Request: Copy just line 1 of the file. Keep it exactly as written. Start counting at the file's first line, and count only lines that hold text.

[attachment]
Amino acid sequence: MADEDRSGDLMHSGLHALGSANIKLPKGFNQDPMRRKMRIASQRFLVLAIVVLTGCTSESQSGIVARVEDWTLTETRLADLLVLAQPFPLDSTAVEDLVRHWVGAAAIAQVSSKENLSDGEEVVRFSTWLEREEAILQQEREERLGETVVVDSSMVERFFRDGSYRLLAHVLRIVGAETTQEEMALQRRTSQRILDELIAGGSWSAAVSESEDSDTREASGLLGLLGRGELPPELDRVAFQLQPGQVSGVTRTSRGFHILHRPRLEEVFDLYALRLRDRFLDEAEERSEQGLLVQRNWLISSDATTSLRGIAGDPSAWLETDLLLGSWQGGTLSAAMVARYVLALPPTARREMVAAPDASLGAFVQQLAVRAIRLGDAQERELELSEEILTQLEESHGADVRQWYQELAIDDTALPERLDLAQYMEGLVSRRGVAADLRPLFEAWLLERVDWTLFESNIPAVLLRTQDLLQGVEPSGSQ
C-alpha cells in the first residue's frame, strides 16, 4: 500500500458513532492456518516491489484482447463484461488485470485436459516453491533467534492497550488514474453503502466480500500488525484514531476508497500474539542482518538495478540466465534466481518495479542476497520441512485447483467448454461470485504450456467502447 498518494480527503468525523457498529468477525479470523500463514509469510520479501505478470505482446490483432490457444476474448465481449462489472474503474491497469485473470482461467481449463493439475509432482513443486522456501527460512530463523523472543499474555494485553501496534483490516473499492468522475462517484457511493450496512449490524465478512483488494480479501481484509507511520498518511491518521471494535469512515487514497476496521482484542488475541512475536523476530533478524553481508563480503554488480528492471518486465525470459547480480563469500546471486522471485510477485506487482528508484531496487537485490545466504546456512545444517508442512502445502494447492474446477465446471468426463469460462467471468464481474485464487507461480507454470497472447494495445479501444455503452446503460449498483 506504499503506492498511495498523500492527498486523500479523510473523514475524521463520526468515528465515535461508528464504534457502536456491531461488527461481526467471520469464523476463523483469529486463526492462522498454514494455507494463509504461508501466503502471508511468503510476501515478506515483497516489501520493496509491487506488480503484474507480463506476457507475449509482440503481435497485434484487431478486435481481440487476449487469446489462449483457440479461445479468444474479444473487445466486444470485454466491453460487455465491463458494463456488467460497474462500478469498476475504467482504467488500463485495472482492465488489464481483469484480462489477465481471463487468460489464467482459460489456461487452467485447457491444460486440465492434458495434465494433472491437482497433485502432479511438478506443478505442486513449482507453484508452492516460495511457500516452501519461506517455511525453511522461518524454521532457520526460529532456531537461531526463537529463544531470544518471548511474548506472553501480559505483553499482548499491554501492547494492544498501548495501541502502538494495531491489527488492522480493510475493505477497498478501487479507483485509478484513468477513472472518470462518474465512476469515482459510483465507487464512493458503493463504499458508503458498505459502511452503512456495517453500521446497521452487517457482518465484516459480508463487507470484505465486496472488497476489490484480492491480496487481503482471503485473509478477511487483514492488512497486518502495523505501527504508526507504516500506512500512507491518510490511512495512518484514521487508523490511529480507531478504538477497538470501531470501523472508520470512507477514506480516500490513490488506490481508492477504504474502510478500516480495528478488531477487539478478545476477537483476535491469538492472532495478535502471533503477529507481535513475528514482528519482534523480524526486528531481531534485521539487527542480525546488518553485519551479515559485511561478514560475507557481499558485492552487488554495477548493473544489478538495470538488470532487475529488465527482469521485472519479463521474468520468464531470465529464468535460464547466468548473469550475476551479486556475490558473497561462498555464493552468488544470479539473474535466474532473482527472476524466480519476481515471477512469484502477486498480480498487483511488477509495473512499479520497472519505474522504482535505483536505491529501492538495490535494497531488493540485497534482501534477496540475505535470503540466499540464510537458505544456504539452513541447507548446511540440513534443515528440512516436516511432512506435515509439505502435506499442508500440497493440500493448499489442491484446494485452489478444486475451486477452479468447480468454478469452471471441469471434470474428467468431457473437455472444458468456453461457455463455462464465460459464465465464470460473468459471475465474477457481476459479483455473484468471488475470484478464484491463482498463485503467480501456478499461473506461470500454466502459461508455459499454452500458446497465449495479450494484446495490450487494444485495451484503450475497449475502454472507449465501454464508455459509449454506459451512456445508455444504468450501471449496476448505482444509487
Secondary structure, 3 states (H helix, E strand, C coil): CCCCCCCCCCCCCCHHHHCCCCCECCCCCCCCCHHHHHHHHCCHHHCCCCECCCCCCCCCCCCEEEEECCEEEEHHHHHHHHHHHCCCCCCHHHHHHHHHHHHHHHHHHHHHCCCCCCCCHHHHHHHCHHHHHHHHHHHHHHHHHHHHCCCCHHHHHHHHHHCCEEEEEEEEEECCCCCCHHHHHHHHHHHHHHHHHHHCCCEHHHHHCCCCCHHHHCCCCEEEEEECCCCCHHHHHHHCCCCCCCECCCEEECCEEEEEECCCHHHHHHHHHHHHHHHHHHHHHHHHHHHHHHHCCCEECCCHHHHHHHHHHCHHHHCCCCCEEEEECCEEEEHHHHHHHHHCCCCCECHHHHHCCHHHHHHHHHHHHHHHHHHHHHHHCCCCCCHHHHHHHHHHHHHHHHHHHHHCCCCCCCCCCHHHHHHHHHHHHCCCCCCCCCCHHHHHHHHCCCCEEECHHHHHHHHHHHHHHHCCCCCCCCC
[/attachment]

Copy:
Amino acid sequence: MADEDRSGDLMHSGLHALGSANIKLPKGFNQDPMRRKMRIASQRFLVLAIVVLTGCTSESQSGIVARVEDWTLTETRLADLLVLAQPFPLDSTAVEDLVRHWVGAAAIAQVSSKENLSDGEEVVRFSTWLEREEAILQQEREERLGETVVVDSSMVERFFRDGSYRLLAHVLRIVGAETTQEEMALQRRTSQRILDELIAGGSWSAAVSESEDSDTREASGLLGLLGRGELPPELDRVAFQLQPGQVSGVTRTSRGFHILHRPRLEEVFDLYALRLRDRFLDEAEERSEQGLLVQRNWLISSDATTSLRGIAGDPSAWLETDLLLGSWQGGTLSAAMVARYVLALPPTARREMVAAPDASLGAFVQQLAVRAIRLGDAQERELELSEEILTQLEESHGADVRQWYQELAIDDTALPERLDLAQYMEGLVSRRGVAADLRPLFEAWLLERVDWTLFESNIPAVLLRTQDLLQGVEPSGSQ